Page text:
Sometimes the Postman Brings Bad News: The Notice of Chapter 7 Bankruptcy Case

If you’re doing your job as a creditor, some of your defendants will file bankruptcy.  More than likely, the way you’ll find out is when the Clerk mails you a “Notice of Chapter 7 Bankruptcy Case, Meeting of Creditors, & Deadlines.”

This is the first mailing in a bankruptcy case, and a copy goes to all of the creditors and parties listed in the debtor’s bankruptcy Schedules.

In addition to putting the creditor on notice of the filing (and the imposition of the automatic stay), this Notice contains important information about the case, including:

  • What chapter the debtor filed (i.e. Chapter 7)
  • The name and address of the debtor’s attorney and the Trustee
  • The bankruptcy case number
  • The address of the Bankruptcy Court Clerk (and where/how to file pleadings)
  • The date, time, and location of the Meeting of Creditors
  • Deadlines to file Proofs of Claim (if any)
  • Deadlines to object to discharge or dischargeability of your debt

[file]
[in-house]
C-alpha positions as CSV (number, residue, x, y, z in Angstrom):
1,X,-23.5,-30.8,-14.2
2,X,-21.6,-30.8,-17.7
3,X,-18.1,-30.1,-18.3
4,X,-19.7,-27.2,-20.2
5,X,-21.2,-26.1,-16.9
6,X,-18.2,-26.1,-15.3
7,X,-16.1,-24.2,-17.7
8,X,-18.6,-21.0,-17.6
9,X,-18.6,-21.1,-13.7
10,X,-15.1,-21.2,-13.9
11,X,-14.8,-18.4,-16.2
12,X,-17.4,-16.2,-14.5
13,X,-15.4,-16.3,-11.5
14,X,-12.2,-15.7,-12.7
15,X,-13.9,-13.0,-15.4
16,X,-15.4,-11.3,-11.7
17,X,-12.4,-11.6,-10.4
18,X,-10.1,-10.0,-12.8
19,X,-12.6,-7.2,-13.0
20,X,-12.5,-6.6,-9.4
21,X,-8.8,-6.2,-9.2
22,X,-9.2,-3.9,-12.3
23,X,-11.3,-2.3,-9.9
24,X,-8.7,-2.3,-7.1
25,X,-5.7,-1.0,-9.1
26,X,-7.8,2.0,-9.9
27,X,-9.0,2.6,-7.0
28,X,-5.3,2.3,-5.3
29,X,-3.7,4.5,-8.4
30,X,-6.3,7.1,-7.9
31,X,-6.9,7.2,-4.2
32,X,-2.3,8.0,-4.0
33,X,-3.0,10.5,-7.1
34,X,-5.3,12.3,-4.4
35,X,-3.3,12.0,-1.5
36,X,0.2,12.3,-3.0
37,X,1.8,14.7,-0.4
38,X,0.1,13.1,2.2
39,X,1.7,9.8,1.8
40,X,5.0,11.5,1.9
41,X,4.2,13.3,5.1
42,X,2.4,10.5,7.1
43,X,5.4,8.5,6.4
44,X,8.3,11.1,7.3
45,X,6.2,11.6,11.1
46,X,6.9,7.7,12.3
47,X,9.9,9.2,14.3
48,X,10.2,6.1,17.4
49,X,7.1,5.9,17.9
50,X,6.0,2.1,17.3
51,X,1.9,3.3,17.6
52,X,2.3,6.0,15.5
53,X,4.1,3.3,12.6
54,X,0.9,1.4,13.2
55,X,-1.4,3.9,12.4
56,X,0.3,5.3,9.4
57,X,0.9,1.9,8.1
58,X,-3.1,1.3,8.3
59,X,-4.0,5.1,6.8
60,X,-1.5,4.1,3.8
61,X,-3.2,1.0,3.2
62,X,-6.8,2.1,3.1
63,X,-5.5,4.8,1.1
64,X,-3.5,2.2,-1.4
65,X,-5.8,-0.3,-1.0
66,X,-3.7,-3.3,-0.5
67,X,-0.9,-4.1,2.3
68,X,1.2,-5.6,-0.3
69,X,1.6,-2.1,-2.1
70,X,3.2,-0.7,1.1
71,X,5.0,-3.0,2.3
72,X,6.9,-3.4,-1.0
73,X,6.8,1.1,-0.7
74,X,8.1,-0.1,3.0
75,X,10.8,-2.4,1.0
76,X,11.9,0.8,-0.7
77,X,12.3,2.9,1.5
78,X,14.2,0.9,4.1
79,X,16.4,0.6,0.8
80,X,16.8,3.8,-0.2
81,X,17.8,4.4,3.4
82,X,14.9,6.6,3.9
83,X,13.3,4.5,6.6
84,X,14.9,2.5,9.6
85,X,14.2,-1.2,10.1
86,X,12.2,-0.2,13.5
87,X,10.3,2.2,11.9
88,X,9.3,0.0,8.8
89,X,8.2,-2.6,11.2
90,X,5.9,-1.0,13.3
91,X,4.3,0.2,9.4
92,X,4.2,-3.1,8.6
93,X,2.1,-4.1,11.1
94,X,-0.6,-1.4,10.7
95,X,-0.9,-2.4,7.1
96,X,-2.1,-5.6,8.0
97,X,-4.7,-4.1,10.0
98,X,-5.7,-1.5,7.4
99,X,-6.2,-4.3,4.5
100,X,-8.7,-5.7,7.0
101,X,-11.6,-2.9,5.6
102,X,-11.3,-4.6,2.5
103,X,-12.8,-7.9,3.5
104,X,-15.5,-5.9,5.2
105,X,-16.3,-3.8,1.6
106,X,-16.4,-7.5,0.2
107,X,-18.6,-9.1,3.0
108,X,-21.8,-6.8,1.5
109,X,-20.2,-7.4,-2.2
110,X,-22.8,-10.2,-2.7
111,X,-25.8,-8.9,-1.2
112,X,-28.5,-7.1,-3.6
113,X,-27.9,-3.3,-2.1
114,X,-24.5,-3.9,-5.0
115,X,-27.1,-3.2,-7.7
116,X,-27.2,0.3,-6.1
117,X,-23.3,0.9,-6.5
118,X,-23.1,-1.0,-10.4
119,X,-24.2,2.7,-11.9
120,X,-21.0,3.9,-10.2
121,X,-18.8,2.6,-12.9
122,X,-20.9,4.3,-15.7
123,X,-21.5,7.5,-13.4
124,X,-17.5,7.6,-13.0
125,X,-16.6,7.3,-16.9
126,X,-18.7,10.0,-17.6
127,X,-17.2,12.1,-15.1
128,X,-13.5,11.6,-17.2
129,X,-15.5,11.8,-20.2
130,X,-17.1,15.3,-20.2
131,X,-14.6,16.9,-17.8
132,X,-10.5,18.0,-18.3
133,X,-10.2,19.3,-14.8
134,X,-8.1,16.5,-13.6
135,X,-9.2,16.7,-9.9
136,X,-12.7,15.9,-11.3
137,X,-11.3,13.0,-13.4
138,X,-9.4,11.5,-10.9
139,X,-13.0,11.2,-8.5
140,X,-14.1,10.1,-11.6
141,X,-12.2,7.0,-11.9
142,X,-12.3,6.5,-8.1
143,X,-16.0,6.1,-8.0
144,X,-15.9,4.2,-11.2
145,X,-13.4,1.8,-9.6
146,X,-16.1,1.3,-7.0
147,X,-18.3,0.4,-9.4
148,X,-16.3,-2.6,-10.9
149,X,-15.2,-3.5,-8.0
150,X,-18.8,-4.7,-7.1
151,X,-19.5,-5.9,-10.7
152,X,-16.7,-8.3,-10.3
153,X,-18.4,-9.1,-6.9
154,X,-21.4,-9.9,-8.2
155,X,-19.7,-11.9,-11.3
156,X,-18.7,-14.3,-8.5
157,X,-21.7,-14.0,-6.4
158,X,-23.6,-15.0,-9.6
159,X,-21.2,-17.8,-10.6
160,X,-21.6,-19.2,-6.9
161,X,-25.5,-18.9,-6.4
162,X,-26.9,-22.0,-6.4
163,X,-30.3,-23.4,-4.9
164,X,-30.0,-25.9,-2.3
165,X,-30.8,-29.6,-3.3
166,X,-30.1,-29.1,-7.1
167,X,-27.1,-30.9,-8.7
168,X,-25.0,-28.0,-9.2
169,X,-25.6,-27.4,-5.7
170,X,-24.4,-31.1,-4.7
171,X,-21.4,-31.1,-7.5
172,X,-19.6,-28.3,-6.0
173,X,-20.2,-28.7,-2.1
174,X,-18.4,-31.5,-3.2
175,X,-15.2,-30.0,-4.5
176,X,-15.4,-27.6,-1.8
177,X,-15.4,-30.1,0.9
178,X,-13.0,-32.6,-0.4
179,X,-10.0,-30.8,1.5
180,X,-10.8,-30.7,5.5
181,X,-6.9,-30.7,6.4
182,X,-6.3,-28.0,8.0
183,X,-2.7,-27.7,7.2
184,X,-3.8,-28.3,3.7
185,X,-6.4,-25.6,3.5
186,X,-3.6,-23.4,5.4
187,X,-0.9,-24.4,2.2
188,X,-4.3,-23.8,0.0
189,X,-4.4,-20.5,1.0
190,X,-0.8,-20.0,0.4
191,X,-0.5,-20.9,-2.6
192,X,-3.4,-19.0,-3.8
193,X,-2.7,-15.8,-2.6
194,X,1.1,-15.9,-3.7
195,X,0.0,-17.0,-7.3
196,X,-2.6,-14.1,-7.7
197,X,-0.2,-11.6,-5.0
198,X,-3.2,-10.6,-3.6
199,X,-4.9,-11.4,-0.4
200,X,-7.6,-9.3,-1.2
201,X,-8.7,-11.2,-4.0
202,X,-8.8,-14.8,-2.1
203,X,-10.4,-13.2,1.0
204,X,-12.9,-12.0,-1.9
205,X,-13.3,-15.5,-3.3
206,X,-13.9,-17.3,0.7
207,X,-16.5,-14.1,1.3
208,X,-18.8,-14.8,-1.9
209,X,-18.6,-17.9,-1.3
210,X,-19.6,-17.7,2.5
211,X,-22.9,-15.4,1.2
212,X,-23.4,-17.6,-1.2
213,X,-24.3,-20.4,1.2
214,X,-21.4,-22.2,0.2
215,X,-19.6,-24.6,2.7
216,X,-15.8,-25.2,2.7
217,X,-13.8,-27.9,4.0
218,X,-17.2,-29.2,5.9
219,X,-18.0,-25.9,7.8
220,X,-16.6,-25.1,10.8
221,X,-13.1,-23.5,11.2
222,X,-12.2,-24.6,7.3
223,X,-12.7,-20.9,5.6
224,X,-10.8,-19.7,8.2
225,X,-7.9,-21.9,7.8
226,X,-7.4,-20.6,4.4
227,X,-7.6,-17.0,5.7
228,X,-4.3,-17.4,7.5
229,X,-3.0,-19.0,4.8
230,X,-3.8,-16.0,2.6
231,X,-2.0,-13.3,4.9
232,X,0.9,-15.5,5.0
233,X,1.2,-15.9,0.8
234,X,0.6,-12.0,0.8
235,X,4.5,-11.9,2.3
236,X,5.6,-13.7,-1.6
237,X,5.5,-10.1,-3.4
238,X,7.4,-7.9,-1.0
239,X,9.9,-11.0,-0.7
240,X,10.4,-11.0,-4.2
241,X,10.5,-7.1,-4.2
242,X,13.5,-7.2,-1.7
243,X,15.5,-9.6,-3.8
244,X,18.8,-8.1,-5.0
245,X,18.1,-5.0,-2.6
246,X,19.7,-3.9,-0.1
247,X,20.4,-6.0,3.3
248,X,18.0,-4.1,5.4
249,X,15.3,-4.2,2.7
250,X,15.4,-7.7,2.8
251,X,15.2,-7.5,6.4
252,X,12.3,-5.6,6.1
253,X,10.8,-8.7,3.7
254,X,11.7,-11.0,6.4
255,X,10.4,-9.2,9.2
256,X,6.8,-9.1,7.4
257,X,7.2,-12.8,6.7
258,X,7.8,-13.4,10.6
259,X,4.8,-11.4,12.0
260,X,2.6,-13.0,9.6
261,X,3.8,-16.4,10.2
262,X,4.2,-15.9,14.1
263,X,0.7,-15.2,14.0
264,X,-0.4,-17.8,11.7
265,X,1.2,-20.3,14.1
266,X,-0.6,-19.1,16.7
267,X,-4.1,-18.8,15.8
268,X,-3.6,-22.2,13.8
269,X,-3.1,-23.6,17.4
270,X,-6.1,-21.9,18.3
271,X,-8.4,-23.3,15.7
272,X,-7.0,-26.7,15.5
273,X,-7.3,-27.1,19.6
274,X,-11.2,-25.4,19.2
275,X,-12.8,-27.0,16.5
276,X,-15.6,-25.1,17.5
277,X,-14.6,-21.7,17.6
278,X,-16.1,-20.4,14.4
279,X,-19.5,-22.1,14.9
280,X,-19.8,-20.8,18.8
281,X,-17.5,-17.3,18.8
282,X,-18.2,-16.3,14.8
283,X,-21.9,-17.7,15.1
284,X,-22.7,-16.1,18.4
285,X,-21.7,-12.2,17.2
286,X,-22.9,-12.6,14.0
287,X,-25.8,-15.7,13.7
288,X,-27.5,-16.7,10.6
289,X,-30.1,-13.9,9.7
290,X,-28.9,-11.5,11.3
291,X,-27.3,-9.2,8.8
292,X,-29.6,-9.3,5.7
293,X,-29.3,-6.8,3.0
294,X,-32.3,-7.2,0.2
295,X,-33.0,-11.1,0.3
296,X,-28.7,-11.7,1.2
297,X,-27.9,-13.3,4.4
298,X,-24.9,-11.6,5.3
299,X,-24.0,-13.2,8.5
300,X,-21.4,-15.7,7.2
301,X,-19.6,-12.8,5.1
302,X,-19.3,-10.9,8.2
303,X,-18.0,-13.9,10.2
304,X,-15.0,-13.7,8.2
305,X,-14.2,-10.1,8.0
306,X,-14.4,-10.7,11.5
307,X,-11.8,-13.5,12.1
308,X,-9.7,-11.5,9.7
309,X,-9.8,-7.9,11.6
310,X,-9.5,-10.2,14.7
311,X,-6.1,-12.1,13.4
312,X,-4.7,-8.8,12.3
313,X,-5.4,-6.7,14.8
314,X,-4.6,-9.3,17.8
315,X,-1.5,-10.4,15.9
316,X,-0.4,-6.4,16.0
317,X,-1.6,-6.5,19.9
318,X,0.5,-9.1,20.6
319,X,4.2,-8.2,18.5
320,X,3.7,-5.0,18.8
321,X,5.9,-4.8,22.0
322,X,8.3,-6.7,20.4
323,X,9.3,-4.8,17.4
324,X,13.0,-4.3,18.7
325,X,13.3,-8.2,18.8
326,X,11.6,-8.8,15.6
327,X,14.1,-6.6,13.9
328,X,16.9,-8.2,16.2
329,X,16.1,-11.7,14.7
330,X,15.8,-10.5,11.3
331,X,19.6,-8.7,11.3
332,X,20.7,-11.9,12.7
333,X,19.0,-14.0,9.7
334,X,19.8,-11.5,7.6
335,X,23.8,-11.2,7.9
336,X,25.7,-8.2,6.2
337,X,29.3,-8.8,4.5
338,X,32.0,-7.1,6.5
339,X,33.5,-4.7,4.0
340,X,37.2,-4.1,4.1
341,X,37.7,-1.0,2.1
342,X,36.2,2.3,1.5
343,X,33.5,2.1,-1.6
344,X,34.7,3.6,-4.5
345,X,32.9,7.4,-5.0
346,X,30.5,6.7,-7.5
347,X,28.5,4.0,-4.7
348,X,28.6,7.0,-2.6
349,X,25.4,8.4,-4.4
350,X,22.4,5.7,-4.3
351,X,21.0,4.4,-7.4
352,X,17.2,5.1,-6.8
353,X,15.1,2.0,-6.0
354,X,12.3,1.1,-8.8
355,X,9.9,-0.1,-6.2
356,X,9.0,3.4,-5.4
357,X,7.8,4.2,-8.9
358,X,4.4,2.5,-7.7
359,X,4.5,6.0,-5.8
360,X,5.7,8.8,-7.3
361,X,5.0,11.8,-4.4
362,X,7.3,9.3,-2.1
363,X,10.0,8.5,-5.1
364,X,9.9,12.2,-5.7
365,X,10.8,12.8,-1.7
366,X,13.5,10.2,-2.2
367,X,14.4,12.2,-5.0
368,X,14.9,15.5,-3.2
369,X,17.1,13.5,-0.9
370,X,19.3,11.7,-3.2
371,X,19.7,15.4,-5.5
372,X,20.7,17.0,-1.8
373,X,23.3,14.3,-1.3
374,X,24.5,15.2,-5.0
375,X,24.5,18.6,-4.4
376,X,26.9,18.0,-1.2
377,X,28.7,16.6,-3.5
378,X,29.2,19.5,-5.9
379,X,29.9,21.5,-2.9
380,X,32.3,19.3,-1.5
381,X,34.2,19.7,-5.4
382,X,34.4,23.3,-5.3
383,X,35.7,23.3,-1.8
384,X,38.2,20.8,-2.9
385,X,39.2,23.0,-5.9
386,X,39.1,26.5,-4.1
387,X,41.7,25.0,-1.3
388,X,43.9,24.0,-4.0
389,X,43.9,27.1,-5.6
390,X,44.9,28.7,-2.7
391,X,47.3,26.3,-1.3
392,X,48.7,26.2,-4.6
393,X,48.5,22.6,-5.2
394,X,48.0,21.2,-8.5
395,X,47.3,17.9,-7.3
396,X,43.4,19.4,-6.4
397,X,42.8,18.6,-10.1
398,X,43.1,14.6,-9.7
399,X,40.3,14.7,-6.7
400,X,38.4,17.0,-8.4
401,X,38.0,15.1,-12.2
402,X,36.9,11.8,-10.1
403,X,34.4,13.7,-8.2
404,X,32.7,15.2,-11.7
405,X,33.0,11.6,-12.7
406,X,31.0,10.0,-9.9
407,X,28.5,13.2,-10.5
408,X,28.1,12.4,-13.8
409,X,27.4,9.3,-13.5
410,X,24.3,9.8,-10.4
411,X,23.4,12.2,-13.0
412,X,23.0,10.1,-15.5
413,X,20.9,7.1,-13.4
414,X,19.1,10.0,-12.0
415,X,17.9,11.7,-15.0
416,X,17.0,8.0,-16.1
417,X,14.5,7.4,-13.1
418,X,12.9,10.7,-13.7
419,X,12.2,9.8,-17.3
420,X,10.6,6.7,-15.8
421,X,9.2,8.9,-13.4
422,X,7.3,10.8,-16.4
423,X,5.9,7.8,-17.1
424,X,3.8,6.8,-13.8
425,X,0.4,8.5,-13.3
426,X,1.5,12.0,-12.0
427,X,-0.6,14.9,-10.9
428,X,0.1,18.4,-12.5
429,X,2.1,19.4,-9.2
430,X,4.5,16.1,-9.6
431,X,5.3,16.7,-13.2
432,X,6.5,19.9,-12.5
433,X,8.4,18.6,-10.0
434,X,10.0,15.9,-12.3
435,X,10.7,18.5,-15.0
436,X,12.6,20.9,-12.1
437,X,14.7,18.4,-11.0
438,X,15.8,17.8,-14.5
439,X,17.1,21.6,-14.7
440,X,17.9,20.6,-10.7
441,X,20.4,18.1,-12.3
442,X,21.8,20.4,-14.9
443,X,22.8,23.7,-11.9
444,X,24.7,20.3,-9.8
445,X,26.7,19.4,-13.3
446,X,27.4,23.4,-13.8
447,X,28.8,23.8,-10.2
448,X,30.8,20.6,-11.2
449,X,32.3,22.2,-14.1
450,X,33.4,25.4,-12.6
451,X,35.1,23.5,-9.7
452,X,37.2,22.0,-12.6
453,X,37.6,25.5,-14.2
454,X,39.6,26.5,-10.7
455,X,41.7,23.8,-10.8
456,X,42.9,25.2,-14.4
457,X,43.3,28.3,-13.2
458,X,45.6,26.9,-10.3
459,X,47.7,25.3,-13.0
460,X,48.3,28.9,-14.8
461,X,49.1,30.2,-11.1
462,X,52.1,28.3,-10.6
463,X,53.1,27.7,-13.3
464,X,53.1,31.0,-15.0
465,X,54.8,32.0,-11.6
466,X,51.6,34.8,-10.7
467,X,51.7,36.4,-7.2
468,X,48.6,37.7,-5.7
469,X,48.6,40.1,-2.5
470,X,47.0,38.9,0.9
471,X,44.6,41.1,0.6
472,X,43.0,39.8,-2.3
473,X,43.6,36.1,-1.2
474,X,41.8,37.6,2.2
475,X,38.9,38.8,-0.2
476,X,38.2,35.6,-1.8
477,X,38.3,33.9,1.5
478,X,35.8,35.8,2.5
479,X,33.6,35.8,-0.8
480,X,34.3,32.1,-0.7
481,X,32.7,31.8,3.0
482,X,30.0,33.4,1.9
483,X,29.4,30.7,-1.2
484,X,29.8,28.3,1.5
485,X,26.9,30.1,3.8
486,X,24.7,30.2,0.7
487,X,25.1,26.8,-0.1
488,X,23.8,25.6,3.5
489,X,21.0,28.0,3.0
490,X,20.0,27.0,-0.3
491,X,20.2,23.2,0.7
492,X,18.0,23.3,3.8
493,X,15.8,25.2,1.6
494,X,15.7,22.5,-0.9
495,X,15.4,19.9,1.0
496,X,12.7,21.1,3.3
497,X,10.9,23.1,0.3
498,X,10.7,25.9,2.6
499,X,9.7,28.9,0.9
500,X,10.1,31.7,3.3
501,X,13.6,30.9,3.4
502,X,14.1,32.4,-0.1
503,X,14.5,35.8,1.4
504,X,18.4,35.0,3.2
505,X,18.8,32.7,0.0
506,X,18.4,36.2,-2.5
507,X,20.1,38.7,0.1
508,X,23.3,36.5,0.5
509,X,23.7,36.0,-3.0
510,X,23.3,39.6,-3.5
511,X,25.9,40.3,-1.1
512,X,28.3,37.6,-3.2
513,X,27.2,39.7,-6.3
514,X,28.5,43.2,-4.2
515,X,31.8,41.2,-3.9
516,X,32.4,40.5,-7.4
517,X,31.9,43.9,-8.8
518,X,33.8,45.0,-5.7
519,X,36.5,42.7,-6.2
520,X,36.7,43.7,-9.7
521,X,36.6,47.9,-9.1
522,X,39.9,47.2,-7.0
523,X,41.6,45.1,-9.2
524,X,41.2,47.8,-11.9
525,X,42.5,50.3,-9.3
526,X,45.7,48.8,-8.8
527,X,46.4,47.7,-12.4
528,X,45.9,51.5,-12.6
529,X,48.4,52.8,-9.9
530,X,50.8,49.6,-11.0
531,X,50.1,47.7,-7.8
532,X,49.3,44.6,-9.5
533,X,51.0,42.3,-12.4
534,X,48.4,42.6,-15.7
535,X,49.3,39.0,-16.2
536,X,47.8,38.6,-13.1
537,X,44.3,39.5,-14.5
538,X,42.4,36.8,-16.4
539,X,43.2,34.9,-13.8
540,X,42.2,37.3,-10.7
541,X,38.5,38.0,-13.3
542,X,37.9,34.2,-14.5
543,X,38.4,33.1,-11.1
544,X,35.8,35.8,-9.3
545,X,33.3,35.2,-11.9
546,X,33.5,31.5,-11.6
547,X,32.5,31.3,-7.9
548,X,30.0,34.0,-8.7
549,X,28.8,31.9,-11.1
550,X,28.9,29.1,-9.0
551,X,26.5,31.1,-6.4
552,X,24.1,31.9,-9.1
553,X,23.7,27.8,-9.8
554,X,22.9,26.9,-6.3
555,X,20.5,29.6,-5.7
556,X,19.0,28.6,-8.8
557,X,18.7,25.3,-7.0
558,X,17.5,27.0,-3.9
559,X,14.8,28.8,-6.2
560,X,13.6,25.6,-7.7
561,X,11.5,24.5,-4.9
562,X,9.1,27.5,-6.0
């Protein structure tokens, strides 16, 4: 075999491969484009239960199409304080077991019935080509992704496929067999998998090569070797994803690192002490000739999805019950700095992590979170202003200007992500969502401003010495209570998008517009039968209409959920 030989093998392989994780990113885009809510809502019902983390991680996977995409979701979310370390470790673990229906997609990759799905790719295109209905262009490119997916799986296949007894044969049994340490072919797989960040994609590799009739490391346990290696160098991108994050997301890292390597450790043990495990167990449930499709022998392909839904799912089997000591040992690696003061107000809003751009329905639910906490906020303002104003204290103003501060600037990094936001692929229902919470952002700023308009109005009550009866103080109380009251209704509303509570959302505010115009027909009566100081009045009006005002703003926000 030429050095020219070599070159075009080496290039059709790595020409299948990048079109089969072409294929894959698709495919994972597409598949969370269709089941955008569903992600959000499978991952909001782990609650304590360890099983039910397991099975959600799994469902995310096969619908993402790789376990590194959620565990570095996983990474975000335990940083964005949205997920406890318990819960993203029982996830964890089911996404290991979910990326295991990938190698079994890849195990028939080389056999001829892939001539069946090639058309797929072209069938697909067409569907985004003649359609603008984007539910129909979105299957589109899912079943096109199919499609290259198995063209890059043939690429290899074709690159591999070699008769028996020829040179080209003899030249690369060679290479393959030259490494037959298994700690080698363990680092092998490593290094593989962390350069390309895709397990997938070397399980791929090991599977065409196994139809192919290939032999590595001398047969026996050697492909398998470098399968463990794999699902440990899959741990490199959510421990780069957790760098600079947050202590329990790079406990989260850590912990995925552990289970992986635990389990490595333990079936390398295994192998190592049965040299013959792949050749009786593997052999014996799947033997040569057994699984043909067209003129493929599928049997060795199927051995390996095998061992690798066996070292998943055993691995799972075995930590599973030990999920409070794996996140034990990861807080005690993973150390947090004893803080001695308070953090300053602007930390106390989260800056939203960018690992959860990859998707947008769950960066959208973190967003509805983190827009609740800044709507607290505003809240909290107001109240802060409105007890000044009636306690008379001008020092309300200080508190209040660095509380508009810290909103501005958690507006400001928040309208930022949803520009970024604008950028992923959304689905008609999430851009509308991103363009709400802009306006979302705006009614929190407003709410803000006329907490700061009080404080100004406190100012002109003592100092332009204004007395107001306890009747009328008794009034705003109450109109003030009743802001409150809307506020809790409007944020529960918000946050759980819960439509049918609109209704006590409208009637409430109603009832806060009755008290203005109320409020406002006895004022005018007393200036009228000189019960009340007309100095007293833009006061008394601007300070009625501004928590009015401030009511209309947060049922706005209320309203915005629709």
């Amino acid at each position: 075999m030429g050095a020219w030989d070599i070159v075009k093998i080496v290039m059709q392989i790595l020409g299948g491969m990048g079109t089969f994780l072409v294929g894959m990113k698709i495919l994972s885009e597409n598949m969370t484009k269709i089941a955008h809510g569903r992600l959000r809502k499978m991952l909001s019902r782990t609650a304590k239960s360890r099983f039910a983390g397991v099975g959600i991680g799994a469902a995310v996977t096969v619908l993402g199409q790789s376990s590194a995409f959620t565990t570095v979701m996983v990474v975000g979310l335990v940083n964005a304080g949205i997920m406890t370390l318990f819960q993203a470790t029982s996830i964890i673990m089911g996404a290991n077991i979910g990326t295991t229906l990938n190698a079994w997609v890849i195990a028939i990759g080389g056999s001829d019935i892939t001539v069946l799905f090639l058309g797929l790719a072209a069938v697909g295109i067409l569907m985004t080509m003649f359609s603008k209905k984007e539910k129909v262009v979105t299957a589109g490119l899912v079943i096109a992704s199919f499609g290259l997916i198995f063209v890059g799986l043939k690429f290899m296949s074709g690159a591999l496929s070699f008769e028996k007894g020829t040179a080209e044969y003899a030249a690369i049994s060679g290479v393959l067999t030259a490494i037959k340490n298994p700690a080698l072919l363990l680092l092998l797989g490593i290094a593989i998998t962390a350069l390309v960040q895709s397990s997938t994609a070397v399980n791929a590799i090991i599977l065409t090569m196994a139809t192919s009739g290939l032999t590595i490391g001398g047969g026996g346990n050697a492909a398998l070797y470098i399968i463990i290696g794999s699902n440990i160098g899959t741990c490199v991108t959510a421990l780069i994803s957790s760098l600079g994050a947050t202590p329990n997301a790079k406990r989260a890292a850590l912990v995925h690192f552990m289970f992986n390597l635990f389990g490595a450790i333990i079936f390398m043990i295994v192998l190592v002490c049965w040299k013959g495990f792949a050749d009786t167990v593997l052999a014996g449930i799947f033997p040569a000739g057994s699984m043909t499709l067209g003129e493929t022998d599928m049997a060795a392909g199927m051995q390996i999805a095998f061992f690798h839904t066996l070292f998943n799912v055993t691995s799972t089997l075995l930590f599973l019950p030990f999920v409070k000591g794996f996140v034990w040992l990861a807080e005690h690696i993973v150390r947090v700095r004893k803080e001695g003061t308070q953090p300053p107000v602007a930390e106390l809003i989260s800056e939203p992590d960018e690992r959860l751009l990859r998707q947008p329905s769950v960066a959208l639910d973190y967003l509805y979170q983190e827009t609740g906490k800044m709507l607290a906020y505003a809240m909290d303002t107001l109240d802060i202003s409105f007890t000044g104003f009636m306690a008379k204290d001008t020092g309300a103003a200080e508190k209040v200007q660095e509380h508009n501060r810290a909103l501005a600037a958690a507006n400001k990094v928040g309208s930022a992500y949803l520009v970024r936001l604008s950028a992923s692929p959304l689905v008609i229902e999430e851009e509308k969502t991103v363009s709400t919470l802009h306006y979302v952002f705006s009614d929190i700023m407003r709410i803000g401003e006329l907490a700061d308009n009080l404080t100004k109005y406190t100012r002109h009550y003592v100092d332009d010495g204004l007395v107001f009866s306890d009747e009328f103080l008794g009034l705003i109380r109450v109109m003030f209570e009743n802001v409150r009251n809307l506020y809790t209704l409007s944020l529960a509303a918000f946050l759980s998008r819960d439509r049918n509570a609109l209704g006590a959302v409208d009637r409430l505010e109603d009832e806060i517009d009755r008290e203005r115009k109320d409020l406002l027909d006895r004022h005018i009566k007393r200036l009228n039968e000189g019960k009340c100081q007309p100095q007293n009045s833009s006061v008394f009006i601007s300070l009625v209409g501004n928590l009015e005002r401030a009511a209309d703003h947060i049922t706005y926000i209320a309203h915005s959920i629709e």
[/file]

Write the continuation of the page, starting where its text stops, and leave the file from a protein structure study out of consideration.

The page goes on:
All of this information is relevant as you decide what your next step is. Over the next few weeks, I’ll revisit the various events and deadlines mentioned in the Notice in more detail.

For now, I’ll point to the bottom of the Notice, where there’s a line that shows how optimistic the bankruptcy system is about the recovery of assets:

“Please Do Not File A Proof of Claim Unless You Receive a Notice To Do So”

You see, you have to file a Claim in order to share in the distribution of the money that the Trustee recovers. So, basically, that’s the Clerk’s way of nicely saying, “Don’t Hold Your Breath.”

Author: David

I am a creditors rights and commercial litigation attorney in Nashville, Tennessee.

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